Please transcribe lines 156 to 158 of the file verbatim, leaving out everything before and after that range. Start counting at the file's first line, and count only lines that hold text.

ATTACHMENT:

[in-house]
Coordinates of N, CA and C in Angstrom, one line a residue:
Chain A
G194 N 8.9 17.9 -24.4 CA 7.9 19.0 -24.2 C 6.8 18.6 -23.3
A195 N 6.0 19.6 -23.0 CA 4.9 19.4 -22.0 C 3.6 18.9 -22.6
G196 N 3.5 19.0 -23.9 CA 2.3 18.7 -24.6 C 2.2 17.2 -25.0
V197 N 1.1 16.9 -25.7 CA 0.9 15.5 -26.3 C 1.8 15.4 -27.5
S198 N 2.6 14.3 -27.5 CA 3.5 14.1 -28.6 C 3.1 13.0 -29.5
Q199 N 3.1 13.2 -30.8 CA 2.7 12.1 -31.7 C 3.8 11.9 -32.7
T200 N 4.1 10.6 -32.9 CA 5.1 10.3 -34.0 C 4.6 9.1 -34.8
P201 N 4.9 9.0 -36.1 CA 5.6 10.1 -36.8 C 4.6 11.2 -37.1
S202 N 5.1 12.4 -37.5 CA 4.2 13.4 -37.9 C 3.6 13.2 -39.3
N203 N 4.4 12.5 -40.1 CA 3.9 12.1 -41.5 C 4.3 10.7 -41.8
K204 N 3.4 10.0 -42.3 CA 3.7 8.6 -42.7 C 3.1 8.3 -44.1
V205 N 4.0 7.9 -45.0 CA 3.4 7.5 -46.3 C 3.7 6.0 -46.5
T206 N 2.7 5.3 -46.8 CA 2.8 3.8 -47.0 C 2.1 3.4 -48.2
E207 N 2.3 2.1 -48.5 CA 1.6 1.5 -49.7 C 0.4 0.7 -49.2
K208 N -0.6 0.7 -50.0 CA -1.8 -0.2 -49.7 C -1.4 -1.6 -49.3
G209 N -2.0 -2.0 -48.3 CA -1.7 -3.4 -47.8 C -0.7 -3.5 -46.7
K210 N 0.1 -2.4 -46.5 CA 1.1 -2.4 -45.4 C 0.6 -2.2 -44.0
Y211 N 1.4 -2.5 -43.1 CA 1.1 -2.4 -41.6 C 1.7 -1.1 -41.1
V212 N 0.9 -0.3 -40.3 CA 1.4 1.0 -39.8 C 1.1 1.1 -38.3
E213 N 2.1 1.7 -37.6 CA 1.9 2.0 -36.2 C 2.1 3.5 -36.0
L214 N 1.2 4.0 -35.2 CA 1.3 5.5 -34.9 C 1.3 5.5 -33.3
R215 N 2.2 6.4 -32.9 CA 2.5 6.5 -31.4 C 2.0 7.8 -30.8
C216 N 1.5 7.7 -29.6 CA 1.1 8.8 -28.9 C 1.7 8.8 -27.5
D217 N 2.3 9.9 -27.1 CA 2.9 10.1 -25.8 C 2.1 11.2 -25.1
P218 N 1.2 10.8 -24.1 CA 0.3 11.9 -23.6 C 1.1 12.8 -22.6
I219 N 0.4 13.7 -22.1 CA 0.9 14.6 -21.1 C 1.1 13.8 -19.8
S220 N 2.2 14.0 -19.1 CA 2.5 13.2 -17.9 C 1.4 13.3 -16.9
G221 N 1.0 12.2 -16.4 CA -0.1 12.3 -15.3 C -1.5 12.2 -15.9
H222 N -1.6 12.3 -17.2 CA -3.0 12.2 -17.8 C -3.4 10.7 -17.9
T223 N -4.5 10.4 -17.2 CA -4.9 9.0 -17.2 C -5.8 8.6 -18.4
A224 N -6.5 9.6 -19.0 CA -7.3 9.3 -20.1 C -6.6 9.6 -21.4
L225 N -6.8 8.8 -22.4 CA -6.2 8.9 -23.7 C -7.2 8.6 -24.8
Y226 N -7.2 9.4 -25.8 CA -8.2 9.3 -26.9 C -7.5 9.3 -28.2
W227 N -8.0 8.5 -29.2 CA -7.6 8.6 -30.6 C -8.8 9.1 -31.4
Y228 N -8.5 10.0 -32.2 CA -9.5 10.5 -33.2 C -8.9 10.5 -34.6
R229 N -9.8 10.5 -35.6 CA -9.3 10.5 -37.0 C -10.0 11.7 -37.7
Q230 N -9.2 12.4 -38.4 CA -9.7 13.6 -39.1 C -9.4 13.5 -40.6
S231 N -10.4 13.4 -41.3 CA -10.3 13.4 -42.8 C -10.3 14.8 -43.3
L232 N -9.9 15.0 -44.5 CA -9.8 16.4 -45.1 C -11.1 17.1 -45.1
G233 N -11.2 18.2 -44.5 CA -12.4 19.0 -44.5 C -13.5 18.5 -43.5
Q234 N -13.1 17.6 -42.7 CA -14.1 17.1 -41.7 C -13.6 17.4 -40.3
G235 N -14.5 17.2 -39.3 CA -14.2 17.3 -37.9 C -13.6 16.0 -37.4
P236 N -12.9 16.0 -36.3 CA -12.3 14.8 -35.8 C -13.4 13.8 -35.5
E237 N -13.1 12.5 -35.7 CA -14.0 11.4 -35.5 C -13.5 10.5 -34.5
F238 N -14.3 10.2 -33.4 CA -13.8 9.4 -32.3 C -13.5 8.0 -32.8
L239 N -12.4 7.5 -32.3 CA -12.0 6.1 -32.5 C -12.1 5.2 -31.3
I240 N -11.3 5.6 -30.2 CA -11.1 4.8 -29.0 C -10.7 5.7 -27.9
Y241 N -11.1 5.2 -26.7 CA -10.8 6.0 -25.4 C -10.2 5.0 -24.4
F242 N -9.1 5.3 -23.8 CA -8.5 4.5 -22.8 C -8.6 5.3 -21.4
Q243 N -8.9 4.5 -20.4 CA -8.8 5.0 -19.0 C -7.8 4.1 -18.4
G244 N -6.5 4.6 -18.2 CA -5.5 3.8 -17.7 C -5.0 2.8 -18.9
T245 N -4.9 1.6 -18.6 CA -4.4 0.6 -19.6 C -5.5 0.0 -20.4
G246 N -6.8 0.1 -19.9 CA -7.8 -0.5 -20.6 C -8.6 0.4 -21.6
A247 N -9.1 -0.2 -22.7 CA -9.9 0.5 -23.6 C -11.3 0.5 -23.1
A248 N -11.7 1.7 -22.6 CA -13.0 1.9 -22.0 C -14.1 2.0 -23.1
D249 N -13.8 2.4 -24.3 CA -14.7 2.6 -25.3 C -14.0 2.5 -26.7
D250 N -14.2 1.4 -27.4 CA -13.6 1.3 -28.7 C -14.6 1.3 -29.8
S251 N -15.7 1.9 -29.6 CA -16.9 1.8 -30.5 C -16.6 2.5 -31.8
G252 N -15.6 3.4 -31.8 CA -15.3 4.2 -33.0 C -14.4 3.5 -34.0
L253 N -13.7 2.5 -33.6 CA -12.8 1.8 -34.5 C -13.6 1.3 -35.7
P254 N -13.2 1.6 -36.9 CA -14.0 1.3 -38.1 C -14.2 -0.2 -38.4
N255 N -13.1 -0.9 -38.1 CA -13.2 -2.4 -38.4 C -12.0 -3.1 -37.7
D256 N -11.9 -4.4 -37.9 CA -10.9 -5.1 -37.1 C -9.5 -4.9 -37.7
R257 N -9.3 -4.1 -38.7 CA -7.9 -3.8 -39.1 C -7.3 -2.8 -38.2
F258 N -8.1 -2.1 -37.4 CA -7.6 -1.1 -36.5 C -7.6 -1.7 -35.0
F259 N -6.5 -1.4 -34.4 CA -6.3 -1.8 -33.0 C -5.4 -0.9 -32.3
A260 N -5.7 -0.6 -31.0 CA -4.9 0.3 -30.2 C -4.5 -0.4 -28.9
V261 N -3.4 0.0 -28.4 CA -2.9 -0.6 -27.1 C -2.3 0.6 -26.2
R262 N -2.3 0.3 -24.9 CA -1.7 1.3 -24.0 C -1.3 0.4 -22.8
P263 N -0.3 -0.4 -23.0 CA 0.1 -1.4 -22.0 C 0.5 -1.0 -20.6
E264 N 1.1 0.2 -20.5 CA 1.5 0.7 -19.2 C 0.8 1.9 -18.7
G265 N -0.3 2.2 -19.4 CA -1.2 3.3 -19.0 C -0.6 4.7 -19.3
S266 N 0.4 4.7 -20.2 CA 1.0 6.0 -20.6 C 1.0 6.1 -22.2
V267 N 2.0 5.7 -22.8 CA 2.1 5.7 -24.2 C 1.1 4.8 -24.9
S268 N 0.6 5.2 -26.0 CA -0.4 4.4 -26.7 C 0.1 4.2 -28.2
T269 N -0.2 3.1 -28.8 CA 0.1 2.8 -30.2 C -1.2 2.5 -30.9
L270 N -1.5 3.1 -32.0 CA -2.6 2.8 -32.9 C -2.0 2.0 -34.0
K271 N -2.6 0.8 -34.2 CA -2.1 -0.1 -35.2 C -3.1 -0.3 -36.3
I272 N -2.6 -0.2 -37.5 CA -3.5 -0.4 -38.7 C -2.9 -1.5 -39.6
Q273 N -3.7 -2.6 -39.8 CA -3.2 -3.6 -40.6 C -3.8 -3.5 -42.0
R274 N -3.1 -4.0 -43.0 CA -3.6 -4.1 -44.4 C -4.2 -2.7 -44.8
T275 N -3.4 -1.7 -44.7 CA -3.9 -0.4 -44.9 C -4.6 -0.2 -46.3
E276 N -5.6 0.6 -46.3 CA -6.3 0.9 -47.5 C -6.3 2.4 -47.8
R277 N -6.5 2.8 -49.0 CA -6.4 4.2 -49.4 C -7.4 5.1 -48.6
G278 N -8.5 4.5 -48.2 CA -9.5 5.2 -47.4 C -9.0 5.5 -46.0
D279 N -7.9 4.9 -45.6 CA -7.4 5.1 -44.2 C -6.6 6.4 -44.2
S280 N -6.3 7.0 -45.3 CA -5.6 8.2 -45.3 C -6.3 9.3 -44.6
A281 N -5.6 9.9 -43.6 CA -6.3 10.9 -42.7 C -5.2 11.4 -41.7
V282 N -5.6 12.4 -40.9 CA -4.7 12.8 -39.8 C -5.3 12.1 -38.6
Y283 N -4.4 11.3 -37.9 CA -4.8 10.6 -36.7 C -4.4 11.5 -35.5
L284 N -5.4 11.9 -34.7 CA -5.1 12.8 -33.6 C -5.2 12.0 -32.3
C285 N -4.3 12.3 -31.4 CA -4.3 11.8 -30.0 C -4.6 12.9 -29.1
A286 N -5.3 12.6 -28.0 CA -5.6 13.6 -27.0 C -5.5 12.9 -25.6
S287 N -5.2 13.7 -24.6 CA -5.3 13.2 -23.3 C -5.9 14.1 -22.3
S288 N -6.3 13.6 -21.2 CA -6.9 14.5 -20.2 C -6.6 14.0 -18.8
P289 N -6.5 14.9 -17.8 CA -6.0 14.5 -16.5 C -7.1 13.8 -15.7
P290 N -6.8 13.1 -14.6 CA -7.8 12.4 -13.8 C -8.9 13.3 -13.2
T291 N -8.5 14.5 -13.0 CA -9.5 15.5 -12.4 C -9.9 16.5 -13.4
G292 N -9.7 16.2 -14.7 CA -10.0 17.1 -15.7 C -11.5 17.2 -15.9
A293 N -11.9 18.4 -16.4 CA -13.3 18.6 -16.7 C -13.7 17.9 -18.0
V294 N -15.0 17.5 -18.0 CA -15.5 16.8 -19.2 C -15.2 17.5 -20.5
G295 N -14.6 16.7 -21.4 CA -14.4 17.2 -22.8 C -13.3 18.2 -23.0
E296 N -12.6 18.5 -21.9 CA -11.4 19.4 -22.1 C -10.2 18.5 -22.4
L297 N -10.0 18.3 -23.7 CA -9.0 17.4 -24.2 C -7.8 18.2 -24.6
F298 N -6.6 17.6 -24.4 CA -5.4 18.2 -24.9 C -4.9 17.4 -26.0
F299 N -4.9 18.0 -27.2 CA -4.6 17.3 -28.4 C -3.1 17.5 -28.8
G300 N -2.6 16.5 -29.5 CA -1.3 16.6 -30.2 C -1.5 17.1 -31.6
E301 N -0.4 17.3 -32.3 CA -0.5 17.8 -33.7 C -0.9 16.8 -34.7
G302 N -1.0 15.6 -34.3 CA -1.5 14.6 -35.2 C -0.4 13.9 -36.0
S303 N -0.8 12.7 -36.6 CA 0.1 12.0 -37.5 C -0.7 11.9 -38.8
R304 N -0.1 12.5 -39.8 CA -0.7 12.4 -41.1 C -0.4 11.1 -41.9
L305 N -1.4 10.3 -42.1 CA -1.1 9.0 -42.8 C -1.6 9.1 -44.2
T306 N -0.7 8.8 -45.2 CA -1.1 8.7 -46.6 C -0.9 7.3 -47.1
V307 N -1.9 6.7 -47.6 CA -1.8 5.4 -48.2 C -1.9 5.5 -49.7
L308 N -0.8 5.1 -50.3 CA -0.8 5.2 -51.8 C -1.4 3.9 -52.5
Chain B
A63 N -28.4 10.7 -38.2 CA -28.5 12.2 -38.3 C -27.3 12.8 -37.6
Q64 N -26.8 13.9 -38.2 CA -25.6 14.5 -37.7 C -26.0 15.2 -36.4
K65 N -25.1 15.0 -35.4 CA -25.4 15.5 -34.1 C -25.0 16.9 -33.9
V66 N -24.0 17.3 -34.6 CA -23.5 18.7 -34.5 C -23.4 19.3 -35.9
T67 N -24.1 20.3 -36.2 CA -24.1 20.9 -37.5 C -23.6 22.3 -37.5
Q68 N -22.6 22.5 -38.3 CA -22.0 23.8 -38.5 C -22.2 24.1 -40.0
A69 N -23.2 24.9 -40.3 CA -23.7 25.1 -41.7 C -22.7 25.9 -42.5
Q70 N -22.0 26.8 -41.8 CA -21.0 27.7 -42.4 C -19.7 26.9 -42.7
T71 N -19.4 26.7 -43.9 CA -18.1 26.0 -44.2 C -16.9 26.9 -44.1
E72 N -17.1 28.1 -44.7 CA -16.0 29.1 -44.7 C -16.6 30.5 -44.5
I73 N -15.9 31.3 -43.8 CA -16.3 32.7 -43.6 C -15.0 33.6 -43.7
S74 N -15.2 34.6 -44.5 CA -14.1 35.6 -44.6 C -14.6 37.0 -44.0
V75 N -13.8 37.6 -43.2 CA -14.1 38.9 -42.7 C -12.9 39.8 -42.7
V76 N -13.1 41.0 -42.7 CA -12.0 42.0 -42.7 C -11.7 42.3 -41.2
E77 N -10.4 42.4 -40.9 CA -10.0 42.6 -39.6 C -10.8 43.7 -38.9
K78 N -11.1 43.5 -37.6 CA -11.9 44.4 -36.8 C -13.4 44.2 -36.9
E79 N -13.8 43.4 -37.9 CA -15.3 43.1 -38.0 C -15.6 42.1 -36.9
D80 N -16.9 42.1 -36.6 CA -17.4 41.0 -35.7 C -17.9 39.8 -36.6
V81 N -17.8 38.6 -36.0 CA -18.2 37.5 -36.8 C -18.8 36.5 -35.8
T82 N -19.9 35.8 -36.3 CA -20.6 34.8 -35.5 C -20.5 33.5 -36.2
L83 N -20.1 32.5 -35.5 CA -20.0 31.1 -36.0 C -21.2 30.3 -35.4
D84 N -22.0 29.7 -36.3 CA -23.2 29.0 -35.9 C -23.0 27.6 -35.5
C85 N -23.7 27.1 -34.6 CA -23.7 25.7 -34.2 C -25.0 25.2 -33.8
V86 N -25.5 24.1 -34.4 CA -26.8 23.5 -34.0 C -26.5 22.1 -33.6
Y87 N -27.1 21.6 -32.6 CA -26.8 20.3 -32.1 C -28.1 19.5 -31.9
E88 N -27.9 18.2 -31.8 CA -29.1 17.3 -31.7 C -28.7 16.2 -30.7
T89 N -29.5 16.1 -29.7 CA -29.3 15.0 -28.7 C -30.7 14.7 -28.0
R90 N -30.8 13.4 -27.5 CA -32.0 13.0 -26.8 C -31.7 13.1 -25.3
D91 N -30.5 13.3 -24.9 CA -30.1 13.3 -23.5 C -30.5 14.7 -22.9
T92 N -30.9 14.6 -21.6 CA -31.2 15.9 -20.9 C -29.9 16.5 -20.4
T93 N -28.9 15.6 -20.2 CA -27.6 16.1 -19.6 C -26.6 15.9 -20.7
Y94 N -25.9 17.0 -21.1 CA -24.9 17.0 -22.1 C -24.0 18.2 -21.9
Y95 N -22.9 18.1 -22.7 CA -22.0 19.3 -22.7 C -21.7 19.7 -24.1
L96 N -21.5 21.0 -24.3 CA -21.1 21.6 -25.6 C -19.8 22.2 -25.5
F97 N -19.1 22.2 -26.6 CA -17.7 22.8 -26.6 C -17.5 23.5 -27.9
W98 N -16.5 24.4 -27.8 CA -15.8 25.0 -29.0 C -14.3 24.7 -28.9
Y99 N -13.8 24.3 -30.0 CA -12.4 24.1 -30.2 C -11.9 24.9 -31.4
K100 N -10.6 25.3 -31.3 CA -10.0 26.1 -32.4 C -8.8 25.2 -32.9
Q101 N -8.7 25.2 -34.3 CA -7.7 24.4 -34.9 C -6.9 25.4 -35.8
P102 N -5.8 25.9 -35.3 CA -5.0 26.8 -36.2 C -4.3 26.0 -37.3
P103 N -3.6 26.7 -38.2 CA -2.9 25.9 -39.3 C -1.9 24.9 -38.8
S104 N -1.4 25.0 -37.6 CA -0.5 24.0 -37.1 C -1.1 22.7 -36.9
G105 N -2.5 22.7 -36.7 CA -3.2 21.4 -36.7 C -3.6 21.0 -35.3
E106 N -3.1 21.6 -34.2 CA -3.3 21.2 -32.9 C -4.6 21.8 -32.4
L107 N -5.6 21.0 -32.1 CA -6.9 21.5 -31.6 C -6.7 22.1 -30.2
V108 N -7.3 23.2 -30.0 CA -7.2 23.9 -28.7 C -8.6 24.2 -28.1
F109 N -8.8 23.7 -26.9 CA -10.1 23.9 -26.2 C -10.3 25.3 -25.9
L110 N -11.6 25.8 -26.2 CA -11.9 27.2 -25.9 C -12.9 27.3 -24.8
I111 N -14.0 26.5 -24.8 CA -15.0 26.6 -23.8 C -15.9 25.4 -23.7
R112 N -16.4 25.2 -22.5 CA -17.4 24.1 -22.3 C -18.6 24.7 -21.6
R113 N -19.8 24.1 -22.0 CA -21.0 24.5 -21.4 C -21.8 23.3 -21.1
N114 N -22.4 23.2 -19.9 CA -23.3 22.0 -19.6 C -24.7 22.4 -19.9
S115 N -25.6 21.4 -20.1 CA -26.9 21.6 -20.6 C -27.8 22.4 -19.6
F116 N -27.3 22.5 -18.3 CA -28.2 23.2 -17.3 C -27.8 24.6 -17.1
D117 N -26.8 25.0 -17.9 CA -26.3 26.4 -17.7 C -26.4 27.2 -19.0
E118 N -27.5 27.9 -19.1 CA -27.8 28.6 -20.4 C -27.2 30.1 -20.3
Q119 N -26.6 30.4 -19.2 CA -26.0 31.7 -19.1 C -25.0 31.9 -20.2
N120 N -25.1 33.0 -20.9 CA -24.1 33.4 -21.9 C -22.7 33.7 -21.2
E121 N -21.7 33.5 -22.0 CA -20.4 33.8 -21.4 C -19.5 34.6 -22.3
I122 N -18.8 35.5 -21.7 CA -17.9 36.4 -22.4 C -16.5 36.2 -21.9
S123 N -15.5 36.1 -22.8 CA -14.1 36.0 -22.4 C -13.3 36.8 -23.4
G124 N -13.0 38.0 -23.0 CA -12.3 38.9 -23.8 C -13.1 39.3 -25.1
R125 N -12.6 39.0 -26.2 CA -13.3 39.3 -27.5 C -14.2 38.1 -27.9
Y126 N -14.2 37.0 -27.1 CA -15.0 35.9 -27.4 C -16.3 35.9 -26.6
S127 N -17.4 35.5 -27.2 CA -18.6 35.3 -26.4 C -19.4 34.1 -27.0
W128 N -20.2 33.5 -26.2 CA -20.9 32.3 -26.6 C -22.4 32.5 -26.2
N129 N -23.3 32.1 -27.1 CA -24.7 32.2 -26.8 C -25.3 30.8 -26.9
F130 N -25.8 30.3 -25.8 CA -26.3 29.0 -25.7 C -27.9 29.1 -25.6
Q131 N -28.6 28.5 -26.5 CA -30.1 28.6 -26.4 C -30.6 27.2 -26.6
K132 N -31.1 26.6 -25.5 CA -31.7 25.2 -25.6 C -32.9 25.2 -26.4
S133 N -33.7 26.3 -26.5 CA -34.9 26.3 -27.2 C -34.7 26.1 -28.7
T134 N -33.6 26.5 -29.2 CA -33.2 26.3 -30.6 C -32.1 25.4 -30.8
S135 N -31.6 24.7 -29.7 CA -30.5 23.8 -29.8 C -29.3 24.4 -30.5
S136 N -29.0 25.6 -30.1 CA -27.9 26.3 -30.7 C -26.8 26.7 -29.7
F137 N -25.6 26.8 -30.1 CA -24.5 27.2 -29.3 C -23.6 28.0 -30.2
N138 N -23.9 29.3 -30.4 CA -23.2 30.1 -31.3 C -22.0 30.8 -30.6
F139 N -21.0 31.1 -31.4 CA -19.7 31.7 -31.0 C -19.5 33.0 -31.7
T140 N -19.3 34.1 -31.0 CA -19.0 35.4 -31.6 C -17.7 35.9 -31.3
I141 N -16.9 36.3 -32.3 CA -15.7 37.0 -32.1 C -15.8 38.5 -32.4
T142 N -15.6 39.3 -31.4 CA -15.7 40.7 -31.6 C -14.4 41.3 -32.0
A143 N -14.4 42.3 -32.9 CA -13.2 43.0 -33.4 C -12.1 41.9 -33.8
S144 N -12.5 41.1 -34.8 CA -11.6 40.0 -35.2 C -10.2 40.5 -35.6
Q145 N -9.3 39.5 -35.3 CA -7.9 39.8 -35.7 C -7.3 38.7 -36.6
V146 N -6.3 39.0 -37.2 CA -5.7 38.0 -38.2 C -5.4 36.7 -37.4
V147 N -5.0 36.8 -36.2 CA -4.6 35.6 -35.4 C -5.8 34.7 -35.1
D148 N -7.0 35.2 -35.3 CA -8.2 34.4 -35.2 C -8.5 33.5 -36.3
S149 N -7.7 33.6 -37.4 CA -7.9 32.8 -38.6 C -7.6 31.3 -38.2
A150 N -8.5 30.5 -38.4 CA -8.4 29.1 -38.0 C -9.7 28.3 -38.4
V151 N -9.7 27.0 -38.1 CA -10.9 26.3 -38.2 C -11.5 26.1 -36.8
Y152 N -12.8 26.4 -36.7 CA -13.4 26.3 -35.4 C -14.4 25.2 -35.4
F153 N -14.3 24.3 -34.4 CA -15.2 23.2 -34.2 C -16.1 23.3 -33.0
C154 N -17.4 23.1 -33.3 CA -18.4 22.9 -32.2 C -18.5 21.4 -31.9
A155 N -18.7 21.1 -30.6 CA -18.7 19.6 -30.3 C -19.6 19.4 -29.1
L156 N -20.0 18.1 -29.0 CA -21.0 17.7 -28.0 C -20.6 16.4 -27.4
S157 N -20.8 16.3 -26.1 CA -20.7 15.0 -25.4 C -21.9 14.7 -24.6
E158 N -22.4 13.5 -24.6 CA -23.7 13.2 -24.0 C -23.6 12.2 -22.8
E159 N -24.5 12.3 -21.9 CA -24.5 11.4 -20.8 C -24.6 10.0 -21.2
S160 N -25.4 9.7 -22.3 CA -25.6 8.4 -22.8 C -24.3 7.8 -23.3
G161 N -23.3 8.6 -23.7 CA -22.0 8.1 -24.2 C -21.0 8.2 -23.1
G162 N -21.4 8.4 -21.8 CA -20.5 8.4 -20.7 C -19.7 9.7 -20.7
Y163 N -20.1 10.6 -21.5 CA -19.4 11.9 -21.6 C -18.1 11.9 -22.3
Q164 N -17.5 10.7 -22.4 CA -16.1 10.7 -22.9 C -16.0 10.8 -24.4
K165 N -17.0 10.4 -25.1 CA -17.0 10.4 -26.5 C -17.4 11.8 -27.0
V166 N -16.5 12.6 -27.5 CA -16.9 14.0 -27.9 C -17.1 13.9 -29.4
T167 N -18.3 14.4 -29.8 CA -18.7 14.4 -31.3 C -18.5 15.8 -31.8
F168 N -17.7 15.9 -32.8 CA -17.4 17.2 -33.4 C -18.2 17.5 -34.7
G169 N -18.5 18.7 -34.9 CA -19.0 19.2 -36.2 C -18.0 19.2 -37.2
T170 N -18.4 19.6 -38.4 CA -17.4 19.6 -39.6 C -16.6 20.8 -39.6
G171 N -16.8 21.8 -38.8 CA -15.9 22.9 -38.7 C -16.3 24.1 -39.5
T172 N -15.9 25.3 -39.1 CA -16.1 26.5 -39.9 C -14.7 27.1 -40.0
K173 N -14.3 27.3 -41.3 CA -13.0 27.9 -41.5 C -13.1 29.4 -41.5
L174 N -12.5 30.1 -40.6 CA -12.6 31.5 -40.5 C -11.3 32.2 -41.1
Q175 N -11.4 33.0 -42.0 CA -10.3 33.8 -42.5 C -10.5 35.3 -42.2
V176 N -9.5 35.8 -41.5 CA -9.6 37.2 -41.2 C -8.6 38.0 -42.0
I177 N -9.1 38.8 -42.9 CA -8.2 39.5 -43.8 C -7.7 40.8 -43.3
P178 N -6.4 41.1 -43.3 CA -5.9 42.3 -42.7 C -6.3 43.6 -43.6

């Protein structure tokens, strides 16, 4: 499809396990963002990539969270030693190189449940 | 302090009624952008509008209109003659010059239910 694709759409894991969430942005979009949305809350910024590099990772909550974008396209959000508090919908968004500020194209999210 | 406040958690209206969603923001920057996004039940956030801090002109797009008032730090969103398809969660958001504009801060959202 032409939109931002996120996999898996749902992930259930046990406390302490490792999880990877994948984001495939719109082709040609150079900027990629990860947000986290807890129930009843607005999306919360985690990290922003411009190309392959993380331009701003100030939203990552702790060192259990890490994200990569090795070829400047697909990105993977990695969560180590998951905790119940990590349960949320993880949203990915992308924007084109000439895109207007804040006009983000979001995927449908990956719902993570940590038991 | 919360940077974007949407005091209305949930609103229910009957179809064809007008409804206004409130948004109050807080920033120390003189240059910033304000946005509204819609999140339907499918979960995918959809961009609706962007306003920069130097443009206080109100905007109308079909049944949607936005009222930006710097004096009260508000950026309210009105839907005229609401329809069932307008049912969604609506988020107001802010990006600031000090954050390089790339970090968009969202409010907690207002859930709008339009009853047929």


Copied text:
Y99 N -13.8 24.3 -30.0 CA -12.4 24.1 -30.2 C -11.9 24.9 -31.4
K100 N -10.6 25.3 -31.3 CA -10.0 26.1 -32.4 C -8.8 25.2 -32.9
Q101 N -8.7 25.2 -34.3 CA -7.7 24.4 -34.9 C -6.9 25.4 -35.8